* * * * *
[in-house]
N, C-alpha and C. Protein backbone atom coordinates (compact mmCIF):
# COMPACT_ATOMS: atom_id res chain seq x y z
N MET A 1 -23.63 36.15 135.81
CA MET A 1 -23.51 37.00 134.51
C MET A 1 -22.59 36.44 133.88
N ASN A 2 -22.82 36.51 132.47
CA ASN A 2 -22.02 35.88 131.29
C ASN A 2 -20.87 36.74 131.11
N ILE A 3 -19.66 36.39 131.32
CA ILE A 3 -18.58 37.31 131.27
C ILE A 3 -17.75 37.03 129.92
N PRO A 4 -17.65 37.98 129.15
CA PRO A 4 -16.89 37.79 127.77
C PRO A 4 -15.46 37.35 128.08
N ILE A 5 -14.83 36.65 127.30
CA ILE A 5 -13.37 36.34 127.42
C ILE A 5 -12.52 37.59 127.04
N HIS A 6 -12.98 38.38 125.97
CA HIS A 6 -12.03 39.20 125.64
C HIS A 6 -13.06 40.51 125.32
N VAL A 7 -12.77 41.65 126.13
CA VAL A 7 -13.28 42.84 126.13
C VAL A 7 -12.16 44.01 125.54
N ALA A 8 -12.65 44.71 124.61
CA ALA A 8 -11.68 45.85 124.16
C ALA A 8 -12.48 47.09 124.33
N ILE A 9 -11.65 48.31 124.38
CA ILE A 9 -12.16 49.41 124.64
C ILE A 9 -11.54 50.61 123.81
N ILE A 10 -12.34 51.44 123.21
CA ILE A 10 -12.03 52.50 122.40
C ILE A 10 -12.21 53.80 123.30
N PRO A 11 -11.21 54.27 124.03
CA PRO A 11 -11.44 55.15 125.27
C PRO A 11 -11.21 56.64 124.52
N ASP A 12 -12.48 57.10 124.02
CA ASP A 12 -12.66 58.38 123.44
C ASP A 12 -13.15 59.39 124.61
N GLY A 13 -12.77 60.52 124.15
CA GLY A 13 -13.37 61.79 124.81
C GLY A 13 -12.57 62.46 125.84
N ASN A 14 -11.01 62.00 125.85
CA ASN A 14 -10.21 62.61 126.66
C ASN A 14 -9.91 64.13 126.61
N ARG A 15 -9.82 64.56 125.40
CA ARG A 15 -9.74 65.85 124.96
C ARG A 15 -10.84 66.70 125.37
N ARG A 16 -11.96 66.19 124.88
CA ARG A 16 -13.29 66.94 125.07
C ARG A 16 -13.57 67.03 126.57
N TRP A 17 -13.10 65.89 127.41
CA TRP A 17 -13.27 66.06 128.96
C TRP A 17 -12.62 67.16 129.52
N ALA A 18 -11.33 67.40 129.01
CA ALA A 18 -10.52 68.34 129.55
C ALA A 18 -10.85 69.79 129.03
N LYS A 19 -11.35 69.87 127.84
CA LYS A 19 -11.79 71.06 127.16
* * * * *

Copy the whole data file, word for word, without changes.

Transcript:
[in-house]
N, C-alpha and C. Protein backbone atom coordinates (compact mmCIF):
# COMPACT_ATOMS: atom_id res chain seq x y z
N MET A 1 -23.63 36.15 135.81
CA MET A 1 -23.51 37.00 134.51
C MET A 1 -22.59 36.44 133.88
N ASN A 2 -22.82 36.51 132.47
CA ASN A 2 -22.02 35.88 131.29
C ASN A 2 -20.87 36.74 131.11
N ILE A 3 -19.66 36.39 131.32
CA ILE A 3 -18.58 37.31 131.27
C ILE A 3 -17.75 37.03 129.92
N PRO A 4 -17.65 37.98 129.15
CA PRO A 4 -16.89 37.79 127.77
C PRO A 4 -15.46 37.35 128.08
N ILE A 5 -14.83 36.65 127.30
CA ILE A 5 -13.37 36.34 127.42
C ILE A 5 -12.52 37.59 127.04
N HIS A 6 -12.98 38.38 125.97
CA HIS A 6 -12.03 39.20 125.64
C HIS A 6 -13.06 40.51 125.32
N VAL A 7 -12.77 41.65 126.13
CA VAL A 7 -13.28 42.84 126.13
C VAL A 7 -12.16 44.01 125.54
N ALA A 8 -12.65 44.71 124.61
CA ALA A 8 -11.68 45.85 124.16
C ALA A 8 -12.48 47.09 124.33
N ILE A 9 -11.65 48.31 124.38
CA ILE A 9 -12.16 49.41 124.64
C ILE A 9 -11.54 50.61 123.81
N ILE A 10 -12.34 51.44 123.21
CA ILE A 10 -12.03 52.50 122.40
C ILE A 10 -12.21 53.80 123.30
N PRO A 11 -11.21 54.27 124.03
CA PRO A 11 -11.44 55.15 125.27
C PRO A 11 -11.21 56.64 124.52
N ASP A 12 -12.48 57.10 124.02
CA ASP A 12 -12.66 58.38 123.44
C ASP A 12 -13.15 59.39 124.61
N GLY A 13 -12.77 60.52 124.15
CA GLY A 13 -13.37 61.79 124.81
C GLY A 13 -12.57 62.46 125.84
N ASN A 14 -11.01 62.00 125.85
CA ASN A 14 -10.21 62.61 126.66
C ASN A 14 -9.91 64.13 126.61
N ARG A 15 -9.82 64.56 125.40
CA ARG A 15 -9.74 65.85 124.96
C ARG A 15 -10.84 66.70 125.37
N ARG A 16 -11.96 66.19 124.88
CA ARG A 16 -13.29 66.94 125.07
C ARG A 16 -13.57 67.03 126.57
N TRP A 17 -13.10 65.89 127.41
CA TRP A 17 -13.27 66.06 128.96
C TRP A 17 -12.62 67.16 129.52
N ALA A 18 -11.33 67.40 129.01
CA ALA A 18 -10.52 68.34 129.55
C ALA A 18 -10.85 69.79 129.03
N LYS A 19 -11.35 69.87 127.84
CA LYS A 19 -11.79 71.06 127.16